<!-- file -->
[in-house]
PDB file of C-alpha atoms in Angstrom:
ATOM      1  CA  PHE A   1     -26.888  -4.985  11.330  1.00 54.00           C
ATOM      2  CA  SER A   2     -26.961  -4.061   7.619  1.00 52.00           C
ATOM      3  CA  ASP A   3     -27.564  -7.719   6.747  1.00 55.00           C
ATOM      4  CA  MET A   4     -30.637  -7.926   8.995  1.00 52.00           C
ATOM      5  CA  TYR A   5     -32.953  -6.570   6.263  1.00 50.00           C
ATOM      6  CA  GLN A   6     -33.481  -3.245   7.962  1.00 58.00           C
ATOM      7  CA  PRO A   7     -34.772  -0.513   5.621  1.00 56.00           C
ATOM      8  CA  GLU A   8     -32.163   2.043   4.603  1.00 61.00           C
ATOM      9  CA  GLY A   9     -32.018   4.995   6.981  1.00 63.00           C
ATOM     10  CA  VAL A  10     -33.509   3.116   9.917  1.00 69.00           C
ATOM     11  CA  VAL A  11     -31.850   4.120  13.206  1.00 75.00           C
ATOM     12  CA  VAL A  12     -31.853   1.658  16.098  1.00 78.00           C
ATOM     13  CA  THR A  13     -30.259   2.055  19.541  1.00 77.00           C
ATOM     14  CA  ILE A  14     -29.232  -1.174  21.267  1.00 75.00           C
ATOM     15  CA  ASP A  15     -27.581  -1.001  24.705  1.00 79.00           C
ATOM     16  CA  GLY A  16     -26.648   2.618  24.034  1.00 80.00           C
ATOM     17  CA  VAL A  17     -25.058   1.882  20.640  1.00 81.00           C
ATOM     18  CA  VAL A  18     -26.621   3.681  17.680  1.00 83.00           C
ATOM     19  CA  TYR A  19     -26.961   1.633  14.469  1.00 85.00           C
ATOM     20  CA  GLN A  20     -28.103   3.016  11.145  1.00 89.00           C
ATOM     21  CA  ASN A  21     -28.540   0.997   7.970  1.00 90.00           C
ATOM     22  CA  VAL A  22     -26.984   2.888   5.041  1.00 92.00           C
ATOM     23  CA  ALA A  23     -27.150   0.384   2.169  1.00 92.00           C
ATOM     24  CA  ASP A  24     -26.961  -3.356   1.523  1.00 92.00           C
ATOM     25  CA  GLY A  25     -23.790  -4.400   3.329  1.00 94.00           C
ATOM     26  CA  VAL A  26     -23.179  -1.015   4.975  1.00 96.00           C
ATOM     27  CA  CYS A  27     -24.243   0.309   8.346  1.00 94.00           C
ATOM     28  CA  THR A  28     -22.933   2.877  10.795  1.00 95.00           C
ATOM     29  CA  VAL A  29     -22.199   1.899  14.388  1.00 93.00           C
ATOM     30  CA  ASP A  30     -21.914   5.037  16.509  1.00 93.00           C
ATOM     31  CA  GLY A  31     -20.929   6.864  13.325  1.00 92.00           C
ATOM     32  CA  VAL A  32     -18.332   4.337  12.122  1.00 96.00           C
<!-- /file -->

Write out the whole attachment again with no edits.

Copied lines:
[in-house]
PDB file of C-alpha atoms in Angstrom:
ATOM      1  CA  PHE A   1     -26.888  -4.985  11.330  1.00 54.00           C
ATOM      2  CA  SER A   2     -26.961  -4.061   7.619  1.00 52.00           C
ATOM      3  CA  ASP A   3     -27.564  -7.719   6.747  1.00 55.00           C
ATOM      4  CA  MET A   4     -30.637  -7.926   8.995  1.00 52.00           C
ATOM      5  CA  TYR A   5     -32.953  -6.570   6.263  1.00 50.00           C
ATOM      6  CA  GLN A   6     -33.481  -3.245   7.962  1.00 58.00           C
ATOM      7  CA  PRO A   7     -34.772  -0.513   5.621  1.00 56.00           C
ATOM      8  CA  GLU A   8     -32.163   2.043   4.603  1.00 61.00           C
ATOM      9  CA  GLY A   9     -32.018   4.995   6.981  1.00 63.00           C
ATOM     10  CA  VAL A  10     -33.509   3.116   9.917  1.00 69.00           C
ATOM     11  CA  VAL A  11     -31.850   4.120  13.206  1.00 75.00           C
ATOM     12  CA  VAL A  12     -31.853   1.658  16.098  1.00 78.00           C
ATOM     13  CA  THR A  13     -30.259   2.055  19.541  1.00 77.00           C
ATOM     14  CA  ILE A  14     -29.232  -1.174  21.267  1.00 75.00           C
ATOM     15  CA  ASP A  15     -27.581  -1.001  24.705  1.00 79.00           C
ATOM     16  CA  GLY A  16     -26.648   2.618  24.034  1.00 80.00           C
ATOM     17  CA  VAL A  17     -25.058   1.882  20.640  1.00 81.00           C
ATOM     18  CA  VAL A  18     -26.621   3.681  17.680  1.00 83.00           C
ATOM     19  CA  TYR A  19     -26.961   1.633  14.469  1.00 85.00           C
ATOM     20  CA  GLN A  20     -28.103   3.016  11.145  1.00 89.00           C
ATOM     21  CA  ASN A  21     -28.540   0.997   7.970  1.00 90.00           C
ATOM     22  CA  VAL A  22     -26.984   2.888   5.041  1.00 92.00           C
ATOM     23  CA  ALA A  23     -27.150   0.384   2.169  1.00 92.00           C
ATOM     24  CA  ASP A  24     -26.961  -3.356   1.523  1.00 92.00           C
ATOM     25  CA  GLY A  25     -23.790  -4.400   3.329  1.00 94.00           C
ATOM     26  CA  VAL A  26     -23.179  -1.015   4.975  1.00 96.00           C
ATOM     27  CA  CYS A  27     -24.243   0.309   8.346  1.00 94.00           C
ATOM     28  CA  THR A  28     -22.933   2.877  10.795  1.00 95.00           C
ATOM     29  CA  VAL A  29     -22.199   1.899  14.388  1.00 93.00           C
ATOM     30  CA  ASP A  30     -21.914   5.037  16.509  1.00 93.00           C
ATOM     31  CA  GLY A  31     -20.929   6.864  13.325  1.00 92.00           C
ATOM     32  CA  VAL A  32     -18.332   4.337  12.122  1.00 96.00           C